Thursday, February 06, 2014

Fear of Love

A Delicate Balance

Untitled, by Jala Magik

             Doreen Virtue, who I sampled for the first time on a recent program on Gaiam-TV, is a seer. She probably sees pretty well, considering the career she’s made for herself by seeing.
            One thing she sees stands out in my mind. Fear, she says, is the mechanism Ego uses to take over our lives, which then turn out for the worse. That’s because Ego has become disproportionately self-important, too big for its britches. It has elbowed its way into control of us, pushing the True Self, an individualized aspect of Divine Love, into the background. The True Self, thus eclipsed, is then prevented from fully expressing its primary impulse, which is Love. Compounded by billions of individuals around the world, this loss of Love because of Fear causes such bitterness and strife and untold suffering that the planet groans to the Cosmos for relief.
            But, Virtue says, Ego is insecure in its position of control. It wants love from the True Self but, subconsciously aware of its over-reach, fears it doesn’t have it. Separated from the True Self by Fear (and no doubt Guilt), Ego mistakenly believes itself alone in a dangerous world, living by its wits. This produces a perception of reality as a primitive state of Nature—social Darwinism, for example—until Fear is faced and pacified and the True Self is then able to enter the here-and-now with Fear absent or at least under control.
            That, at least, is my understanding of the seer Virtue’s dharma, with which, she suggests, we might heal the world.
            In Buddhism, which I admire and practice semi-regularly, there is no True Self, unless it be the Great Unknowable Everything. So for me to go forward with Ms. Virtue, I have to opt out of Buddhism for the moment and identify myself somewhere else. There are many choices. Most religions affirm some sort of afterlife survival, as do plenty of free-wheeling spiritualists. So for the present I’ll adopt a belief in an immortal soul, a singular identity hovering about somewhere in my being, hoping to be recognized or perhaps allowed to drive the physical vehicle which, by all rights, belongs to it.
            Then—switching back to Buddhism—if I accept that Fear is the trigger which releases all my ego insecurities, I can practice throwing open the doors of my mind and letting all those suppressed fears into the room to be seen in the full light of the present moment.
            The practice begins as I release control. Immediately a barrage of terrors sweeps in, swirling about menacingly, formidably, always multiplying, never dividing. I simply listen, watch, pass no judgment and make no choice, until the fears play out and, like wisps of smoke from a dying fire, they drift away into nothing.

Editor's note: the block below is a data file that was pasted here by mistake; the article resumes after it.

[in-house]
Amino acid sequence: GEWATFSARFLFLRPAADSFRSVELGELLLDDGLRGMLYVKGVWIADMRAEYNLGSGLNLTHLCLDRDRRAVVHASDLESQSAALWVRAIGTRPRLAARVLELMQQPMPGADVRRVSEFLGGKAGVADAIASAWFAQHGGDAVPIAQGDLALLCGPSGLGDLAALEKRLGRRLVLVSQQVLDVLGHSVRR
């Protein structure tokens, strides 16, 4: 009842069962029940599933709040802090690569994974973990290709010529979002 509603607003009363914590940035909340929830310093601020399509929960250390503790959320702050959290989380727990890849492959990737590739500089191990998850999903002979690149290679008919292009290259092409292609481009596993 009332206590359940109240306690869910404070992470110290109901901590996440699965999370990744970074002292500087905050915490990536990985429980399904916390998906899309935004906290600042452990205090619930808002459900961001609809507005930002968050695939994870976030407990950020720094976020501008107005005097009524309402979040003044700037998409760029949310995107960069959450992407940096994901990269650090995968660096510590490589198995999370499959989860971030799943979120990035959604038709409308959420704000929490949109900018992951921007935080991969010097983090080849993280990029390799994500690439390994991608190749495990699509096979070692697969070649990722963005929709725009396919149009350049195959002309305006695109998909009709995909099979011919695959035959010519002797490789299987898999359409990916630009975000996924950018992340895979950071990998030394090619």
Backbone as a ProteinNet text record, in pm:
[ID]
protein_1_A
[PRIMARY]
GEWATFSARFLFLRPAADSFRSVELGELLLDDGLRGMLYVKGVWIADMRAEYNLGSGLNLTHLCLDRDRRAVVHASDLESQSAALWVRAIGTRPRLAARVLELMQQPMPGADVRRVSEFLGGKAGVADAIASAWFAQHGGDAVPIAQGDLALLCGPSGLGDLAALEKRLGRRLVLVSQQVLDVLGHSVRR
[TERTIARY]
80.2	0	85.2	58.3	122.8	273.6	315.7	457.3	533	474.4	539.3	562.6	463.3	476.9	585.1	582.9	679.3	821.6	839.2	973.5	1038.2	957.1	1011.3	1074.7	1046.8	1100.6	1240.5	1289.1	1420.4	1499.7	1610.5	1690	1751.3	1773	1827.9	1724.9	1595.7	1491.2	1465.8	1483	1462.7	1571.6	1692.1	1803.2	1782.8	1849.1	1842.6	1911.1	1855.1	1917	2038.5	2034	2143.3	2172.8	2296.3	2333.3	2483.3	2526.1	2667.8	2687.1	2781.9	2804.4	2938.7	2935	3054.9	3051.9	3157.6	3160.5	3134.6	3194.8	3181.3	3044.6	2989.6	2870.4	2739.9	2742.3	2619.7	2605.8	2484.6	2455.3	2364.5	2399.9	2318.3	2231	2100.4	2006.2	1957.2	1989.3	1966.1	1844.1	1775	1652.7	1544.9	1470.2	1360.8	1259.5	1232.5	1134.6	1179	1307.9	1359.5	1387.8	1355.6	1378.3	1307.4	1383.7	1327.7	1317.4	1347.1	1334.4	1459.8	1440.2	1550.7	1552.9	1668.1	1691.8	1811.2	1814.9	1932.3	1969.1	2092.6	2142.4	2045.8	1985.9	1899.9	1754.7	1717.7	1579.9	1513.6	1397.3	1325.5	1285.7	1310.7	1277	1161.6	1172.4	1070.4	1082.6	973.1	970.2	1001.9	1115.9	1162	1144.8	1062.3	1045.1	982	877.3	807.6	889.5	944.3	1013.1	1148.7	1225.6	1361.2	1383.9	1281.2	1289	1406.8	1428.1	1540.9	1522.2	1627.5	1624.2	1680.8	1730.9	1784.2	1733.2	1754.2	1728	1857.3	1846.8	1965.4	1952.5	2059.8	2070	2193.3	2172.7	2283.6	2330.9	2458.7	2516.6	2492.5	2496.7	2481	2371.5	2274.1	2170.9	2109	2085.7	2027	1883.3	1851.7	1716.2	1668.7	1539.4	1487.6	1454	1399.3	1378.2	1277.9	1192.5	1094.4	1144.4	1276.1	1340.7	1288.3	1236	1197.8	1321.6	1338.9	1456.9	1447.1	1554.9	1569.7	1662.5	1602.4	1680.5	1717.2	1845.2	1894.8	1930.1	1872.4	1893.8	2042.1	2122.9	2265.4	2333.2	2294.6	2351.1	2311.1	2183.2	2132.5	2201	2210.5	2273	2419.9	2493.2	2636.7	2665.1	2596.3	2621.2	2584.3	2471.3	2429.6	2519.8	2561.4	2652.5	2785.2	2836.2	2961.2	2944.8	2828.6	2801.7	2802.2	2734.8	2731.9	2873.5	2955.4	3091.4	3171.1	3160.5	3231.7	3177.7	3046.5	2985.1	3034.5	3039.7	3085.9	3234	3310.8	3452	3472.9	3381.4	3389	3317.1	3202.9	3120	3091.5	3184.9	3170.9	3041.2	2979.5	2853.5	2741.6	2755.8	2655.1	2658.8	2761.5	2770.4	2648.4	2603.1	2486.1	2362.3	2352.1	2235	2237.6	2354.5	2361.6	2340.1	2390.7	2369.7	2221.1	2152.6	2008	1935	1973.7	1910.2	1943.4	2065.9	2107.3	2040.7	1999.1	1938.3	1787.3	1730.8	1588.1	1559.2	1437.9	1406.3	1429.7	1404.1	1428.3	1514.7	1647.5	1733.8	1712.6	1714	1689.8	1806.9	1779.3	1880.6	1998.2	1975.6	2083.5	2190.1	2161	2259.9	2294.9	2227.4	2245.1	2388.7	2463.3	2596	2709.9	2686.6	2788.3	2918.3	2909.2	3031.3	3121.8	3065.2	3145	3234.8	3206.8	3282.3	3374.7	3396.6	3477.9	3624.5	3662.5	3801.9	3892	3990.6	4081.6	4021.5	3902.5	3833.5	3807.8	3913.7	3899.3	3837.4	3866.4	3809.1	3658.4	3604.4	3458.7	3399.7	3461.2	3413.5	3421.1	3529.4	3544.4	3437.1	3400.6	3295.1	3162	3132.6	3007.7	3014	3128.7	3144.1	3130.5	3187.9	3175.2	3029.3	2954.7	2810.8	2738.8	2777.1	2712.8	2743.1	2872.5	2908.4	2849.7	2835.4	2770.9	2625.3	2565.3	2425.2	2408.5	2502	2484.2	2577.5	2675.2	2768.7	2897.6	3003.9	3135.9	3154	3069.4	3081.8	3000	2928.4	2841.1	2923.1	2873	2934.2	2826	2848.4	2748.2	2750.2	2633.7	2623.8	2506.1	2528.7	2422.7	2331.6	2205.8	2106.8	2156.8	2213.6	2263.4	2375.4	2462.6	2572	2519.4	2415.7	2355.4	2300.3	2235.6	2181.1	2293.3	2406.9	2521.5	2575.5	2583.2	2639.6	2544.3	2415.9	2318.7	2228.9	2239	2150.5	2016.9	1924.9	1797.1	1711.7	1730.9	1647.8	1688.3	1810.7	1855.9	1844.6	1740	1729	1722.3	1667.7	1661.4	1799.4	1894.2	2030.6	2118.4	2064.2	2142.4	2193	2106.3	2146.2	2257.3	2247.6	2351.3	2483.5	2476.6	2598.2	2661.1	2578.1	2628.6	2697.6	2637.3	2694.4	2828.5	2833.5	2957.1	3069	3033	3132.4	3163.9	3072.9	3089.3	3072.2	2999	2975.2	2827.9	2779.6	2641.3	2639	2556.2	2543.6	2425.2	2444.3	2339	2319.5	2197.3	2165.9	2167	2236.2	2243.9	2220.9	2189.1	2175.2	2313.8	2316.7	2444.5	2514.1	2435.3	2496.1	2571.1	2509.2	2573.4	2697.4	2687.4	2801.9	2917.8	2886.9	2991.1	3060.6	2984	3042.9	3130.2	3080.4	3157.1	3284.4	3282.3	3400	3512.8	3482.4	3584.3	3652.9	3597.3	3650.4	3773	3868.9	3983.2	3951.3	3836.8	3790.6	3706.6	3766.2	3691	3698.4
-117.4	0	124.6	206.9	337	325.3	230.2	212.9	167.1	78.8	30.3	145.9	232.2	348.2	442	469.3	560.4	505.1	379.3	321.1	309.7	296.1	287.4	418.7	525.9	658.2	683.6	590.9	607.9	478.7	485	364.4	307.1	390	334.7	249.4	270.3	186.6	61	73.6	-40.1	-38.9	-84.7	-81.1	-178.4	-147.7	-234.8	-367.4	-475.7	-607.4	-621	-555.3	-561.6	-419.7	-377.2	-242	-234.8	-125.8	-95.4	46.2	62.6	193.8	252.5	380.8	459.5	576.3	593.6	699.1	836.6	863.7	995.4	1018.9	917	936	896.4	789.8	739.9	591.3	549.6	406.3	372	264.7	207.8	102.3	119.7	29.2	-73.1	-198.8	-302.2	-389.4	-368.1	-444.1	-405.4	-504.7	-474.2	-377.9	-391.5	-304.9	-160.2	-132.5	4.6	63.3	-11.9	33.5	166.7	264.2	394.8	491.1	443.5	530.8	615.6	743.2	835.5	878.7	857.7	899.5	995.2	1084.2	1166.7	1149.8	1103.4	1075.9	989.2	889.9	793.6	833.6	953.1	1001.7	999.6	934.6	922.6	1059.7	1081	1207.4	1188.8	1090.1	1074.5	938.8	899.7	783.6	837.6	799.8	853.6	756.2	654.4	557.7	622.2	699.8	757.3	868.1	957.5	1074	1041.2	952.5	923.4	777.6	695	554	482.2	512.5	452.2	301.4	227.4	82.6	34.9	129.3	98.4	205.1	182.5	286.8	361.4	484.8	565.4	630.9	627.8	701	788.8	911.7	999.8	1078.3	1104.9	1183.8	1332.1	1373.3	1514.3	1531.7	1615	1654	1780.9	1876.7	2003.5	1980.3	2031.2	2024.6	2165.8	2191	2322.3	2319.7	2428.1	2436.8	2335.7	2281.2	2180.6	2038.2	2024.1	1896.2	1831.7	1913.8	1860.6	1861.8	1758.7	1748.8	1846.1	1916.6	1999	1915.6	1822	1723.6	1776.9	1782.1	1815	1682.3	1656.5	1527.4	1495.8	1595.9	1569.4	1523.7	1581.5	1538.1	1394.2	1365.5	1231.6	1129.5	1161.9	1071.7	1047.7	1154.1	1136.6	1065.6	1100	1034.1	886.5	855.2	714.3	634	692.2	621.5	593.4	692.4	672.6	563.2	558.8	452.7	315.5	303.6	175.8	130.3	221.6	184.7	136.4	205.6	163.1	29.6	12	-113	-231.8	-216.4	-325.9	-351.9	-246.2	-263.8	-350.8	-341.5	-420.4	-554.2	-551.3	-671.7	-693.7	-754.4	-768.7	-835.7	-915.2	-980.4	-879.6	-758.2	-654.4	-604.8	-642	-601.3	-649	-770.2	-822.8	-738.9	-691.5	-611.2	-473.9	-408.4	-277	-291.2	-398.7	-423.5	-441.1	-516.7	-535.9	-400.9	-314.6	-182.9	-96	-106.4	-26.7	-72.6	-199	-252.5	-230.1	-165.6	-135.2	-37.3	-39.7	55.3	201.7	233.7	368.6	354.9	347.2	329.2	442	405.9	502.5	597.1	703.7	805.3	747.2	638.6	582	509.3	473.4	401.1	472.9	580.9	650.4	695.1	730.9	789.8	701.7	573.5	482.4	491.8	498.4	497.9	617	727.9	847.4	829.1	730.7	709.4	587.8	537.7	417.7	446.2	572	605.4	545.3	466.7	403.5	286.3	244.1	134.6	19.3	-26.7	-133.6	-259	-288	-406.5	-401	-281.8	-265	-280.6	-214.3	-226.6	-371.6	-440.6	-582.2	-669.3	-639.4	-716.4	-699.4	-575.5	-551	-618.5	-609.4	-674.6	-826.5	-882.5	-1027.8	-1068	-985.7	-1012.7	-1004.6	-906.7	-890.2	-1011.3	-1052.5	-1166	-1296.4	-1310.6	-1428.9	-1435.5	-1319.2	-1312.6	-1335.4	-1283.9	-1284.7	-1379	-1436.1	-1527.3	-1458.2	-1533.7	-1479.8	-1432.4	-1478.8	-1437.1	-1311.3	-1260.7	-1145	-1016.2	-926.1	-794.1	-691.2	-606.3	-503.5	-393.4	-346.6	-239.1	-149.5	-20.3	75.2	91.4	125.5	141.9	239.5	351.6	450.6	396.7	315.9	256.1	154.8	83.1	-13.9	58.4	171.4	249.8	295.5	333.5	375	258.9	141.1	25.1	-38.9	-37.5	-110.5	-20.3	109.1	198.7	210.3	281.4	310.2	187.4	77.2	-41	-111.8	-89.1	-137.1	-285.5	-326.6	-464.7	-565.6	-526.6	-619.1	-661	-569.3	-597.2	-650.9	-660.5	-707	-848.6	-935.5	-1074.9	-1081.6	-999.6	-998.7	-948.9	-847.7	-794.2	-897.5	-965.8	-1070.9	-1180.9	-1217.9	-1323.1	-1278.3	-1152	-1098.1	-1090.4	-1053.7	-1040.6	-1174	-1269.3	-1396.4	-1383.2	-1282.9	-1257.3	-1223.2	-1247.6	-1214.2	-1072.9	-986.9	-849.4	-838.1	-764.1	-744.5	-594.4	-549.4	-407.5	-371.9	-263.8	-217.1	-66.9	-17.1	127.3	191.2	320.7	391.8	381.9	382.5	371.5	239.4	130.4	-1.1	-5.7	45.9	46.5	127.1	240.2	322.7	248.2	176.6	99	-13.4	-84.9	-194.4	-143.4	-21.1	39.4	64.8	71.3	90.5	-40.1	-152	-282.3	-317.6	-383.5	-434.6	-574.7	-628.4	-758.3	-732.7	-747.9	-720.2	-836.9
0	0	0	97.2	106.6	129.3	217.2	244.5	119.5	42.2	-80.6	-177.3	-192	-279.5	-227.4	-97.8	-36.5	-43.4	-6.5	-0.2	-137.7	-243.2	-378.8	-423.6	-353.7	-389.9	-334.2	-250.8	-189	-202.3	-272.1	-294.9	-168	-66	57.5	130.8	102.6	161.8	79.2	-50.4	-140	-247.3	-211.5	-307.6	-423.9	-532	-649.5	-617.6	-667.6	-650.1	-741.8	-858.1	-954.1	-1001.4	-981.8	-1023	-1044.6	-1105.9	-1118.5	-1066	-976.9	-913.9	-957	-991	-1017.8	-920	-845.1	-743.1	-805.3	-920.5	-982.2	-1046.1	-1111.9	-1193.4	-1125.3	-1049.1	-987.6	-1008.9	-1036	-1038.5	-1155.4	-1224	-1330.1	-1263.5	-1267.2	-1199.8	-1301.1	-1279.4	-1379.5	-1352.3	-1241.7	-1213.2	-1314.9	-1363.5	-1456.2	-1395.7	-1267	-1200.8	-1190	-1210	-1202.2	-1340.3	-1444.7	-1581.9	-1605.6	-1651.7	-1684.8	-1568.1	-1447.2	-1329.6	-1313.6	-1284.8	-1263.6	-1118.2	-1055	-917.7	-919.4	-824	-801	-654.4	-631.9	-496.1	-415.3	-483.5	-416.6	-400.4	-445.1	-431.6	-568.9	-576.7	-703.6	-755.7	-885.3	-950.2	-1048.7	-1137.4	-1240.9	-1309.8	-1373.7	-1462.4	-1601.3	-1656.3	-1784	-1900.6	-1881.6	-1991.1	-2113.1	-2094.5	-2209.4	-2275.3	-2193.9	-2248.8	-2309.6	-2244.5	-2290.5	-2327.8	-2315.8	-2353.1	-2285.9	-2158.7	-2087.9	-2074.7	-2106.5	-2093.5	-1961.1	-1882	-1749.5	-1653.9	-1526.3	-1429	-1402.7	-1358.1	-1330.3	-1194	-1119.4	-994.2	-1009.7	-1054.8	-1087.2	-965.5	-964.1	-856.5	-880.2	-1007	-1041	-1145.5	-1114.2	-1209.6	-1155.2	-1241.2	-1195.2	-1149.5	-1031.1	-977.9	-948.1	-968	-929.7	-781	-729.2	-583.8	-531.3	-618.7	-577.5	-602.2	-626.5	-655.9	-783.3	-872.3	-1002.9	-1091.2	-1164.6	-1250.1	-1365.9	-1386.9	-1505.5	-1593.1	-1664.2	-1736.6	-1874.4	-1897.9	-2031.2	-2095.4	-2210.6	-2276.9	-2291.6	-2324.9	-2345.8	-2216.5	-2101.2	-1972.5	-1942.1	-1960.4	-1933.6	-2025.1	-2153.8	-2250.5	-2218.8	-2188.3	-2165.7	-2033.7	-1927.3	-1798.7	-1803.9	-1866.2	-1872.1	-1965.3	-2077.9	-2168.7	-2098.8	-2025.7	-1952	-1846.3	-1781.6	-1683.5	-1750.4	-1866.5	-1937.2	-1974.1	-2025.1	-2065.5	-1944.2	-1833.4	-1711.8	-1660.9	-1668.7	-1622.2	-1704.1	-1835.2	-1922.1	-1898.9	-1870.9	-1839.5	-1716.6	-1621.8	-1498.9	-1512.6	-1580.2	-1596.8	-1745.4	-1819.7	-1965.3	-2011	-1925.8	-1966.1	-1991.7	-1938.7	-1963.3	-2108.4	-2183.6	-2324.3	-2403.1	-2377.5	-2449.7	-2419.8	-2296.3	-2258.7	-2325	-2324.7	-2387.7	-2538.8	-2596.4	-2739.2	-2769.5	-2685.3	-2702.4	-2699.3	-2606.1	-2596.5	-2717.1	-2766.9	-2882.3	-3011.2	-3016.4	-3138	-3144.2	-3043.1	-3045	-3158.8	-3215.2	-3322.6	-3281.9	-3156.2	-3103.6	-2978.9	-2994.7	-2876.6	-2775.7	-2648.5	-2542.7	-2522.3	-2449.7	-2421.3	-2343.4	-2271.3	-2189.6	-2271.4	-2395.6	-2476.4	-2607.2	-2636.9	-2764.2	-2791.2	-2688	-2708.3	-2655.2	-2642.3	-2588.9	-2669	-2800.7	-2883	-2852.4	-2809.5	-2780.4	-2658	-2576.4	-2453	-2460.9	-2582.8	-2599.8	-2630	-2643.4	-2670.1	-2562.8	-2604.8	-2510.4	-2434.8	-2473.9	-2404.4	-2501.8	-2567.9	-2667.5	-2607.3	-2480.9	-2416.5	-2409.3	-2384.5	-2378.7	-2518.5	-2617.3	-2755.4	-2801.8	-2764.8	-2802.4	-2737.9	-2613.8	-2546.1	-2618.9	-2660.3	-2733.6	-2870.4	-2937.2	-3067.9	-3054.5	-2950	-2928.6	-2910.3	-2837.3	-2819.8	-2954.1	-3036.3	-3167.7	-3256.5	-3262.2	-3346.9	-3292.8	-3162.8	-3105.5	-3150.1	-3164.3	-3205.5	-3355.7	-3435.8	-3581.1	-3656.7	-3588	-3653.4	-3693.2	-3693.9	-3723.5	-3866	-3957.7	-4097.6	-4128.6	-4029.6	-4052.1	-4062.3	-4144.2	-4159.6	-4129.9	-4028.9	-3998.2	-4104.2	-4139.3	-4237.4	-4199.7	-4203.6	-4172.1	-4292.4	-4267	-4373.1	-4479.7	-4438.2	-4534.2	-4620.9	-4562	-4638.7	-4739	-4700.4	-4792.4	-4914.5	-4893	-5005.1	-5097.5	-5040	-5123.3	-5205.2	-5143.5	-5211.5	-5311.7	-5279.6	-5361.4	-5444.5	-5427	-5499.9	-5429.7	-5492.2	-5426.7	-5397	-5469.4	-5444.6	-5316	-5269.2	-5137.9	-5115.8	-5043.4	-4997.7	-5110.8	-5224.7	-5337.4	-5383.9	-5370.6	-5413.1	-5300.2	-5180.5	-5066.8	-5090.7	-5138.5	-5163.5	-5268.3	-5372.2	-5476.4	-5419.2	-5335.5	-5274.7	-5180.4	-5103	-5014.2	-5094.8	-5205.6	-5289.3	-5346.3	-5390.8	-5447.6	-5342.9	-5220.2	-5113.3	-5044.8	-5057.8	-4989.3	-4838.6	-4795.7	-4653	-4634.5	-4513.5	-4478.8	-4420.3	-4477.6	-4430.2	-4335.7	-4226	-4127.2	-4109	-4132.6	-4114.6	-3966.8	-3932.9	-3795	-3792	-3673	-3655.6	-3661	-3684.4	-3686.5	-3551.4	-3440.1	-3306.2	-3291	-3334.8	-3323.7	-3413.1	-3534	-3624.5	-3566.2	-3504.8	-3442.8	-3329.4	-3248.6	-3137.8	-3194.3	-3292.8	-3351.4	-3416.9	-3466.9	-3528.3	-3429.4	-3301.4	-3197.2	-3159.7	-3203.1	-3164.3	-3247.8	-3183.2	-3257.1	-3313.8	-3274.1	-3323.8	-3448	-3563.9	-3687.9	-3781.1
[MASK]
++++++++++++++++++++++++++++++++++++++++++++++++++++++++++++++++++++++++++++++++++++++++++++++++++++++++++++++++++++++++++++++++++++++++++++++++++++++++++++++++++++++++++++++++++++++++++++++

Then it’s as if an authentic Self steps in to pick up the time line at a sweeter vibration, continuing useful, peaceful pleasures until, of course, Ego finds a way to bring Fear back in.
            It makes quite a story, maybe the only story there’s ever been, told and retold in myriad ways, of the struggle in human beings between Love and Fear.
            It seems to me that achieving just the right balance between them is the task set before me as a human, and perhaps the task set before all humans. To be fearless is not necessarily a state of grace, if it over-rides common-sense caution. But to be loveless is worse.
            Here’s a poem I wrote on the subject back in 2009. I have to confess, Ms. Virtue notwithstanding, not much has changed for me since.
 __________________
Love and Fear

Why is Love so fraught with Fear?
Are Fear and Love inseparably bound?
Does the push-and-pull of Love and Fear
propel this Earth-plane merry-go-round?

Or does Love always cast out Fear?
If so, then Fear is ruled by Love,
having no reality of his own
except, perhaps, the fear of Love.

Yet Fear may just as well rule Love,
since loss of Love all lovers fear
and bend to Fear’s all-threatening will
to preserve a love, and hold it near.

Then if we love must we endure
Fear’s awful, lurking state of mind?
Is that the bargain we must strike,
to keep whatever love we find?

Or would Love be an awful bore
without the spice of dreadful Fear?
Is Adventure what we really crave
as between opposing poles we veer?

Then I must believe that Love and Fear
are nothing more than Drama’s tools,
with one and then the other applied
to make us interact as fools!

And that’s hardly a fitting song to sing
to you, my lover and my friend.
Yet more than anything I fear
the day our love on Earth must end.

For until a mind more schooled than mine
can teach me how to play this game,
Love will always conquer me
and Fear will also do the same.


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